This book took a surprising turn in examining the organic industry. Organic has become one of the fastest growing sectors of the food industry in response to public concerns over pesticides and GMO’s. However, Pollan notes how organic is becoming industrialized just like non-organic produce and when considering the negative externalities, it doesn’t look too much better. Organic is being bought up quickly by the larger food companies like General Mills because they sense profit in the public’s hunger for more sustainable food. As a result, labels such as “free-range” and “organic” become murky in the market as the FDA attempts to establish proper definitions. A chicken operation with a tiny square available for them to wander around could be defined as “free range” while the public may believe that “free-range” chickens careen freely on green pastures. And while machines may not be squirting pesticides all over crops, migrant workers, whose rights are often abused, toil all day to nurture organic produce. Depressing right? So what exactly are we supposed to do?

Buy Locally

Pollan believes buying locally will save the food industry. He follows Joel Salatin who runs Polyface Farms, a unique operation that depends upon the ecological niches of their animals. A summary of how their farm functions would not do it proper justice, but in short, Joel’s farm has a revolutionary way of directing animals to ecologically restore the land and preserve the integrity of their livestock. Interestingly, Joel only sells produce locally and refuses to partner with larger food corporations, he says doing so would go against the balance preserved at Polyface Farms. Buying locally preserves the transparency between the consumer and the source of their food. Meeting with your local farmer holds them accountable for their ethical practices in raising their livestock and preserving the environment. Buying locally also reduces your carbon footprint because you know your oranges came locally and not 2,000 miles away. Hurray! So go hit up those Farmer’s Markets on Sundays!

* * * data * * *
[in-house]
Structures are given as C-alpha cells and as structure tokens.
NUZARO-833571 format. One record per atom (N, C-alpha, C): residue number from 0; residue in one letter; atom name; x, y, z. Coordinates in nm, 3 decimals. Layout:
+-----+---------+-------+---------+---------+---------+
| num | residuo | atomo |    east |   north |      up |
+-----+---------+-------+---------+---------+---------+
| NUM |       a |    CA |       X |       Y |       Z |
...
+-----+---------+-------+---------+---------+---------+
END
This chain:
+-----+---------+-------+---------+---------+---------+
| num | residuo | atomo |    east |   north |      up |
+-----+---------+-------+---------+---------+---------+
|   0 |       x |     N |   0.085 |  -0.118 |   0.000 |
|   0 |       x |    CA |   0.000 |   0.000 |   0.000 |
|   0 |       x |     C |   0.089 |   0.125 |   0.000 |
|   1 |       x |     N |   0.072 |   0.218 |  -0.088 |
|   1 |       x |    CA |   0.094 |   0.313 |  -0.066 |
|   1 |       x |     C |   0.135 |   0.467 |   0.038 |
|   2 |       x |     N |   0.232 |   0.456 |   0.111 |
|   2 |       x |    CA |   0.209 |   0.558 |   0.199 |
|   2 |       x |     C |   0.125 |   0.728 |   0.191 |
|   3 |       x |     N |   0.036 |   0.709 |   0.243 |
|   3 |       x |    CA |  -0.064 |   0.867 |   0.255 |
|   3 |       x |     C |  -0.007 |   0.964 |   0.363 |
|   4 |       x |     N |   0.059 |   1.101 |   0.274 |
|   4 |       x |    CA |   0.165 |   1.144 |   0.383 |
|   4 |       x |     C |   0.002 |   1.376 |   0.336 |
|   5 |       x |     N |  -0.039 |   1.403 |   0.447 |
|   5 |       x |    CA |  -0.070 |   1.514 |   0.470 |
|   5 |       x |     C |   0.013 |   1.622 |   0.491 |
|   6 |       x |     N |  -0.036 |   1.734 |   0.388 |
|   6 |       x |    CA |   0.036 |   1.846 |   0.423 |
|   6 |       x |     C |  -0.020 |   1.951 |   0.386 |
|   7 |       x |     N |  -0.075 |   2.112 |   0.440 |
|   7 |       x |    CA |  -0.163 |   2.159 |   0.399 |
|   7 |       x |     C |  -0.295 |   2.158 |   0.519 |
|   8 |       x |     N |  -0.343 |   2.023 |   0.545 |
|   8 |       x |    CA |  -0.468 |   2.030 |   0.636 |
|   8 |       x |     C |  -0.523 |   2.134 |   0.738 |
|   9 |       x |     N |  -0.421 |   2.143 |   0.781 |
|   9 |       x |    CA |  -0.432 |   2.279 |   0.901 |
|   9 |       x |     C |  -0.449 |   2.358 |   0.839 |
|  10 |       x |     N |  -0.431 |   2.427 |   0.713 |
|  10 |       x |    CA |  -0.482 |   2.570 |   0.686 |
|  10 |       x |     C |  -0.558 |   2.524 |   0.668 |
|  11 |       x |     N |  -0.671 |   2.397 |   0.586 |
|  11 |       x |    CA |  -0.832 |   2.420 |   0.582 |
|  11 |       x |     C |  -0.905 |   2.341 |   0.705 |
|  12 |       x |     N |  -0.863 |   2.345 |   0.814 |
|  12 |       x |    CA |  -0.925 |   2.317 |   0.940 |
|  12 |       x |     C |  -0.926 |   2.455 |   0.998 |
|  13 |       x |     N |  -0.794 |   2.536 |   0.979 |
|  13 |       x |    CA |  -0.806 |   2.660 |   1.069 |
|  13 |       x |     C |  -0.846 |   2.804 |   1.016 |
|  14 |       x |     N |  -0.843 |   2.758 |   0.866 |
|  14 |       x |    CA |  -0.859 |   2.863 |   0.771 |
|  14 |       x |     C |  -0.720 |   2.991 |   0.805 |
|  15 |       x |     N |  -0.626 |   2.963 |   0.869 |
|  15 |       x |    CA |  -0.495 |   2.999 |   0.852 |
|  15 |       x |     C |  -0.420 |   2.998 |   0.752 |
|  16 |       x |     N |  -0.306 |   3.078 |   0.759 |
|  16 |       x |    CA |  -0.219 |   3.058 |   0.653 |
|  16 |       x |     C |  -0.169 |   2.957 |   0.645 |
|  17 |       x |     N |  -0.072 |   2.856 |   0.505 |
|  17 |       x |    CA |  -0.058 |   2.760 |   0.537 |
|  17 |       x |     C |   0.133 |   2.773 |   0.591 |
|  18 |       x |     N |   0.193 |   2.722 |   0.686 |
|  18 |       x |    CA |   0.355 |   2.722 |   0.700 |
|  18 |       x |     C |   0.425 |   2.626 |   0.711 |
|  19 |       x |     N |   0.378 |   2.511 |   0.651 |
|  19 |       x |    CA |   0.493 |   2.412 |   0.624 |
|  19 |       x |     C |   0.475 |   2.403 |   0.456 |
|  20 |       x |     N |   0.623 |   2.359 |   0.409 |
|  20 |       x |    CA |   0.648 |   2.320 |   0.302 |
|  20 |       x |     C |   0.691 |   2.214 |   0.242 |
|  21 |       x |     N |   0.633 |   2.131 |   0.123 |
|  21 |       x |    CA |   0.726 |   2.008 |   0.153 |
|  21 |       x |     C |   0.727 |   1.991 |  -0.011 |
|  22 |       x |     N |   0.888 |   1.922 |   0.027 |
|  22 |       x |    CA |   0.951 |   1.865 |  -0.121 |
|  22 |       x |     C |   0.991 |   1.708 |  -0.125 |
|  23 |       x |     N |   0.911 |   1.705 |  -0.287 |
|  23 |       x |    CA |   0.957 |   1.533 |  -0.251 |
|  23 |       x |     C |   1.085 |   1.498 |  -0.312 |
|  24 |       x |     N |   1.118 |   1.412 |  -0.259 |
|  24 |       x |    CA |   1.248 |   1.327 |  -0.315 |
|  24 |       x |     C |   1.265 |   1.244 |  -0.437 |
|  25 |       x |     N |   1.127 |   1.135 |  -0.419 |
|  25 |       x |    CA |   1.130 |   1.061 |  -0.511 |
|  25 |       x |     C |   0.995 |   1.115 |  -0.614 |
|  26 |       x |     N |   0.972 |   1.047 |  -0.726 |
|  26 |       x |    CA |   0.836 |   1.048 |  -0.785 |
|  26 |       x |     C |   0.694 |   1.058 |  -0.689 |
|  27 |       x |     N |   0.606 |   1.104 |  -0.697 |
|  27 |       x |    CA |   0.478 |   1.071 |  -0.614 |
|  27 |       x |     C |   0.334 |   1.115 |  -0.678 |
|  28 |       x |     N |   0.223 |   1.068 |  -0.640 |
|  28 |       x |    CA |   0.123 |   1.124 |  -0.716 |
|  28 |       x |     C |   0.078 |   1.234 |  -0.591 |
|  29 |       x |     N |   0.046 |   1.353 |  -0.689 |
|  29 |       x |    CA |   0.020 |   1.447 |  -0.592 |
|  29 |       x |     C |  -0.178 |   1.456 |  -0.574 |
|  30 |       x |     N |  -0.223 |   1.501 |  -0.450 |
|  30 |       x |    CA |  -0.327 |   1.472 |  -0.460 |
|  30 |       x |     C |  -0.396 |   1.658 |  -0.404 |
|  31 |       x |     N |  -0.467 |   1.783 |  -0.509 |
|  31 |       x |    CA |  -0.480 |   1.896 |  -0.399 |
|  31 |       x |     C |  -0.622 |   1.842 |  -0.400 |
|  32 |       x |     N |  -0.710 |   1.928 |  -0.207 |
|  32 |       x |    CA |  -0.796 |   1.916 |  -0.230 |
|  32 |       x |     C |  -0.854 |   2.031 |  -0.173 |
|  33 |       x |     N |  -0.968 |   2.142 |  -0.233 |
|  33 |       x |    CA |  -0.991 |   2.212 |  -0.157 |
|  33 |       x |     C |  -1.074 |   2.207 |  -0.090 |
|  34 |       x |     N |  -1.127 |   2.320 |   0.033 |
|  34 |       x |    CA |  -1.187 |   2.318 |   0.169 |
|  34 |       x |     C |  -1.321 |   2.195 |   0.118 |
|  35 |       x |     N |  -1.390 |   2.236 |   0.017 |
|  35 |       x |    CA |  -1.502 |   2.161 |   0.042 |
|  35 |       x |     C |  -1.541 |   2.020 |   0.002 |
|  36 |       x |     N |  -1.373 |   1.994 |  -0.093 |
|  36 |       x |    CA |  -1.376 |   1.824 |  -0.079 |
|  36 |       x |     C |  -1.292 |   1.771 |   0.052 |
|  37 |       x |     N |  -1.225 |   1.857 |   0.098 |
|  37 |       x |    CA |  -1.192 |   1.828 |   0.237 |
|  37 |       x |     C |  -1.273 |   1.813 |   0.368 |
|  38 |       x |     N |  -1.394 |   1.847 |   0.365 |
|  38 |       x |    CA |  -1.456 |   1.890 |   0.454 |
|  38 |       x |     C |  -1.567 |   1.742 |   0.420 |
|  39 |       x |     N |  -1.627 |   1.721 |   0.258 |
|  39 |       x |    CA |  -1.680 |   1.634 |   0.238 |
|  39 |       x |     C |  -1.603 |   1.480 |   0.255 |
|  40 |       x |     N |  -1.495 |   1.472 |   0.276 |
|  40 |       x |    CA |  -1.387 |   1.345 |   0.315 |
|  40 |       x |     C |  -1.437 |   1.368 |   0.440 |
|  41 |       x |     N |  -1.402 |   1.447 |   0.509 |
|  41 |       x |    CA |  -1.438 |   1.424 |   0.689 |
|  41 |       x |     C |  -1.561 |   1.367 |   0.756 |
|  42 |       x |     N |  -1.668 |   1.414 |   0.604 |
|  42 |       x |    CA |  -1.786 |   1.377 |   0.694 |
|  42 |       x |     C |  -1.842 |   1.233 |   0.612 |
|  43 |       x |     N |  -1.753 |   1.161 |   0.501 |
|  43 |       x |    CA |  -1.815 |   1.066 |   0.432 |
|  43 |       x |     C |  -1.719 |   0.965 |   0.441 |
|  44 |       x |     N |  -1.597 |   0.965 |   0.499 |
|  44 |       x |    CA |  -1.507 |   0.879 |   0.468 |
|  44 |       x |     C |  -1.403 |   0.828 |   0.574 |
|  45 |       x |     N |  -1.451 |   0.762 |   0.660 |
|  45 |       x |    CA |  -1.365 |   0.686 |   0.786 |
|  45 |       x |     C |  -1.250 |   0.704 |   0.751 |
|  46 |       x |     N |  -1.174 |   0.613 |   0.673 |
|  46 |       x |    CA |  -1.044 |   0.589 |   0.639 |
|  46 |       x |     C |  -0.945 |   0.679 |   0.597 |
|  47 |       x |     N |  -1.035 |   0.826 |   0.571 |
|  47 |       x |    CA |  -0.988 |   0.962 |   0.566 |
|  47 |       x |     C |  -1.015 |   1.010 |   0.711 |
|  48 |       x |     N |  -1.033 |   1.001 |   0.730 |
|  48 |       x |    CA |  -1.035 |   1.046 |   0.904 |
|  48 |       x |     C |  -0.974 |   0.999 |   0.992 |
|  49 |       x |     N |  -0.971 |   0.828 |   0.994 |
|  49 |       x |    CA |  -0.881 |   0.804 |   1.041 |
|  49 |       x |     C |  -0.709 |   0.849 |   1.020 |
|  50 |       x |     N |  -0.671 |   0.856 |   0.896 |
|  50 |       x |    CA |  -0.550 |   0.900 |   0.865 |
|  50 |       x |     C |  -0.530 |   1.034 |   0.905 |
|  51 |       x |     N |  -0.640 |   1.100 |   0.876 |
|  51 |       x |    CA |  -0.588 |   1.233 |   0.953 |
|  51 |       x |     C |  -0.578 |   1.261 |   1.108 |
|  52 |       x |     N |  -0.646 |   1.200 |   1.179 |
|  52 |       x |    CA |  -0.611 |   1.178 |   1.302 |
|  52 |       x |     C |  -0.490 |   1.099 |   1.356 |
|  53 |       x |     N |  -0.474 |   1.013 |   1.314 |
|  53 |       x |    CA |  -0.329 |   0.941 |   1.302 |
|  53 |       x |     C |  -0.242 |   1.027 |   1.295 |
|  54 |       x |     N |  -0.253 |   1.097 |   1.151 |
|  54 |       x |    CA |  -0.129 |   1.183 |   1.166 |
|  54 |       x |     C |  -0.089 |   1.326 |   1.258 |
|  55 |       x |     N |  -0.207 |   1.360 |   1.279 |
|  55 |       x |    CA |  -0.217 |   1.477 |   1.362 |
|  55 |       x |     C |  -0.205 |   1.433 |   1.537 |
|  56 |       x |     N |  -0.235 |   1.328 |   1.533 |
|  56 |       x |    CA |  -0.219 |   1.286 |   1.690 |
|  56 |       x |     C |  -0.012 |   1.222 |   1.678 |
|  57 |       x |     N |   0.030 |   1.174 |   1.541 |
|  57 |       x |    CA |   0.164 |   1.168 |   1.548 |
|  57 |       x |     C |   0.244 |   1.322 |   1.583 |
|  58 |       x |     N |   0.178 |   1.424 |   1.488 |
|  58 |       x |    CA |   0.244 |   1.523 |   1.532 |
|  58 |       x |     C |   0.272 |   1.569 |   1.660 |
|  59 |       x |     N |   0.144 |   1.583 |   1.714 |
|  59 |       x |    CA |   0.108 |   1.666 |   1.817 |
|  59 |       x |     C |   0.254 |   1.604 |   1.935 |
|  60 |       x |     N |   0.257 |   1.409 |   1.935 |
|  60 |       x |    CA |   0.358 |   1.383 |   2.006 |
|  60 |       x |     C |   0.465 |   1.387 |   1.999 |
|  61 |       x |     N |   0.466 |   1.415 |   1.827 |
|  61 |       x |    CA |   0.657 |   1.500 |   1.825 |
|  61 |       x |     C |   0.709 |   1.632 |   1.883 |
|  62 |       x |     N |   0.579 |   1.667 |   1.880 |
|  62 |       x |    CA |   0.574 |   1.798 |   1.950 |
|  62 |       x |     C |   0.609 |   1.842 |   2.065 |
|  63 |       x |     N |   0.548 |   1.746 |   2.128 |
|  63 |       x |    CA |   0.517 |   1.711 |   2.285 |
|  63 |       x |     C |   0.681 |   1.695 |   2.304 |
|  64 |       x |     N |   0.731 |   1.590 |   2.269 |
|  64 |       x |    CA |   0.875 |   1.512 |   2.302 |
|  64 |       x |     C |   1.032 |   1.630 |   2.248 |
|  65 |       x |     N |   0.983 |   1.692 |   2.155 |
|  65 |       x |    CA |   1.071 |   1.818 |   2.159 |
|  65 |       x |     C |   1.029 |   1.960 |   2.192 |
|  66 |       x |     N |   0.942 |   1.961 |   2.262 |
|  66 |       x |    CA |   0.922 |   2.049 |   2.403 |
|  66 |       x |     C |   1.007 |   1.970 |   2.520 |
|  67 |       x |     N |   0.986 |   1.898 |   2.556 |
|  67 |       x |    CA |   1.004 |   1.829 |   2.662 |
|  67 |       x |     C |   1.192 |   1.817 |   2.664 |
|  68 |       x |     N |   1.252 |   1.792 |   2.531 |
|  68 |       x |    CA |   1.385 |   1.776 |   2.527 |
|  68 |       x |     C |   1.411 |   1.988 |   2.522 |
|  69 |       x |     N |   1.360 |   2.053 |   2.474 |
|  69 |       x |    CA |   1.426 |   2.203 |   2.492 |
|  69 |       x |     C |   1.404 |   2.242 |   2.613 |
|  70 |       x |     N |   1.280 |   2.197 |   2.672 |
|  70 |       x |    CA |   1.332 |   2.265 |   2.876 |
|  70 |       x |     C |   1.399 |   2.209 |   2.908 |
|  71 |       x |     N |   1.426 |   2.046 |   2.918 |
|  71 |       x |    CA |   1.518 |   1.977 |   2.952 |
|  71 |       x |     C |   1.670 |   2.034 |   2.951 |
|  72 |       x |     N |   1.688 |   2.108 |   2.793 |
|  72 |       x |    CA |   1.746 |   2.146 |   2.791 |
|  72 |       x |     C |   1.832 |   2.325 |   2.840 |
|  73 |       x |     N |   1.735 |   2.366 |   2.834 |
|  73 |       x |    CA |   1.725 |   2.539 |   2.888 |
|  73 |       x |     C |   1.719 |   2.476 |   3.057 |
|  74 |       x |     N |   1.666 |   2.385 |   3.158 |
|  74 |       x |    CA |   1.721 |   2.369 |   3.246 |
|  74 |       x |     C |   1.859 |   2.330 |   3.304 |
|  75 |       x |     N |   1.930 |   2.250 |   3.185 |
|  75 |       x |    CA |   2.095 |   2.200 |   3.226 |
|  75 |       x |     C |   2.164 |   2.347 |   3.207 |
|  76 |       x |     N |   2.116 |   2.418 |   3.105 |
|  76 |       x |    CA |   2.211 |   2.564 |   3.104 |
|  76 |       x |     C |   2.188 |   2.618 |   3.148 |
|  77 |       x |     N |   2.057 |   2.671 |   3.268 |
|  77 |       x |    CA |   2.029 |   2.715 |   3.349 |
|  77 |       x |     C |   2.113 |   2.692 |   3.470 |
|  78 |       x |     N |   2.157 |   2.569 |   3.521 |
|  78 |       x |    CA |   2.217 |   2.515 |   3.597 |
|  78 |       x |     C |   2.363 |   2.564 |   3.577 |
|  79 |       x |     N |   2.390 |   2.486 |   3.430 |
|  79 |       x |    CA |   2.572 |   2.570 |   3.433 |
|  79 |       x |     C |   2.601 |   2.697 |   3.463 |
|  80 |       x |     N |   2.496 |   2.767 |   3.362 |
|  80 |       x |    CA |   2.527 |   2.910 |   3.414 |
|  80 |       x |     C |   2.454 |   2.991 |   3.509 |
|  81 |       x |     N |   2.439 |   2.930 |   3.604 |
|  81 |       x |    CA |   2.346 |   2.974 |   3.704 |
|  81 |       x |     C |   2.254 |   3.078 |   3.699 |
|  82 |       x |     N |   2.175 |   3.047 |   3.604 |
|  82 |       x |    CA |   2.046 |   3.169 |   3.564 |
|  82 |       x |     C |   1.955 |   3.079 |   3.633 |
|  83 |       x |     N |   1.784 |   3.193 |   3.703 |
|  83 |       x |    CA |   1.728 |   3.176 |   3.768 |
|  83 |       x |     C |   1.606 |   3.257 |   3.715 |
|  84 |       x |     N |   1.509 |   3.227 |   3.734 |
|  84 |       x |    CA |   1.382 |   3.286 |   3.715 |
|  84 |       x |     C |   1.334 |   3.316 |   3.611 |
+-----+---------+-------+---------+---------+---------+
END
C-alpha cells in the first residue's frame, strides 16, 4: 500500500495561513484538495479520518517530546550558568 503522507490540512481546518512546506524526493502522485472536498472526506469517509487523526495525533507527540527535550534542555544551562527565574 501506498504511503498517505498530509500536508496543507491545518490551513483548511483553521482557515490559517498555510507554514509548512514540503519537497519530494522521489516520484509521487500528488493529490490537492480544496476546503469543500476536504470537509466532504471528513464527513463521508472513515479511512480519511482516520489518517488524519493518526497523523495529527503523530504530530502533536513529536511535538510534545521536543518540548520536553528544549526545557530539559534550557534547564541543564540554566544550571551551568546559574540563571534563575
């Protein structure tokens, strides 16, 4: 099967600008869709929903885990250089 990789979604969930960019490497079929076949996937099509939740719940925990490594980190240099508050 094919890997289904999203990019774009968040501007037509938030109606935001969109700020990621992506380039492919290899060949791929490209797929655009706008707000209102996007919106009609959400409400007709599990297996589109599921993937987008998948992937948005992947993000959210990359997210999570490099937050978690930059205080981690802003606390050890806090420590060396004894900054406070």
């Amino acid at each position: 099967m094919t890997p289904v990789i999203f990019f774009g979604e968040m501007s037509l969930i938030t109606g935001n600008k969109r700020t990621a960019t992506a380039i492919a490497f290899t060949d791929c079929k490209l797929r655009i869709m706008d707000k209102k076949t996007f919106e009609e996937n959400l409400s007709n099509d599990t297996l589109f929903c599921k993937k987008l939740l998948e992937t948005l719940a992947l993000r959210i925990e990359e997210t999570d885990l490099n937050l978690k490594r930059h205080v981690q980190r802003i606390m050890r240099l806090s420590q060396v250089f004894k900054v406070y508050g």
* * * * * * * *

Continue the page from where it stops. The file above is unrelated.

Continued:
Crazy Hunter Gatherer

Pollan ends his novel with a personal narrative where he makes a meal almost entirely sourced from his own hunting and gathering expeditions. It’s a fun portion of the book that is more experimental than educational and Pollan concludes that this type of prehistoric food sourcing is enjoyable, but not sustainable in modern times.


After reading this book, I have decided to reduce my beef and pork consumption. This is extremely difficult because Asian cuisine is primarily centered around meat. (Think dumplings and meat pastries.) I allow myself to eat beef when my mom explicitly tells me the cow was grass fed. When I go out to eat I try to stay conscious of where my food is coming from. I believe my decision to make changes in my diet is what Pollan hoped for. He isn’t asking for a radical change, but he wants us to strongly consider ways we can make changes in our lifestyles for our health and the health of the planet.

This book isn’t just for vegans or vegetarians, I recommend this book for ANYONE who is looking to examine the ethics, origins, and effects of their diet. This book is definitely a thought provoker and sheds a shining light on the darkest corners of our food industry.

Though at times I felt bogged down by Pollan’s long descriptions, he kept my interest by using a tone of excitement and horror in detailing his personal investigations. Pollan went great lengths to examine the full spectrum of how food reaches our tables and you finish the book feeling satisfied he left no stone unturned. In my record, this book is a 9.5/10 and a lasting favorite read.

Shakespearean Anti-Love Sonnet

It is hardest to admit to ourselves,

That we are not always looking for love,

More than someone to fill up empty shelves,

An angel to rescue you from above,

You want someone who can say the right words.

But happiness should not be a person.

People may stay for awhile but like birds

Leave with seasons, your pain only worsens.

But who can blame you for loving wrongly,

When they make the sun rise and fall for you.

Hide your affections in secret calmly.

When the storm passes, the wind never blew.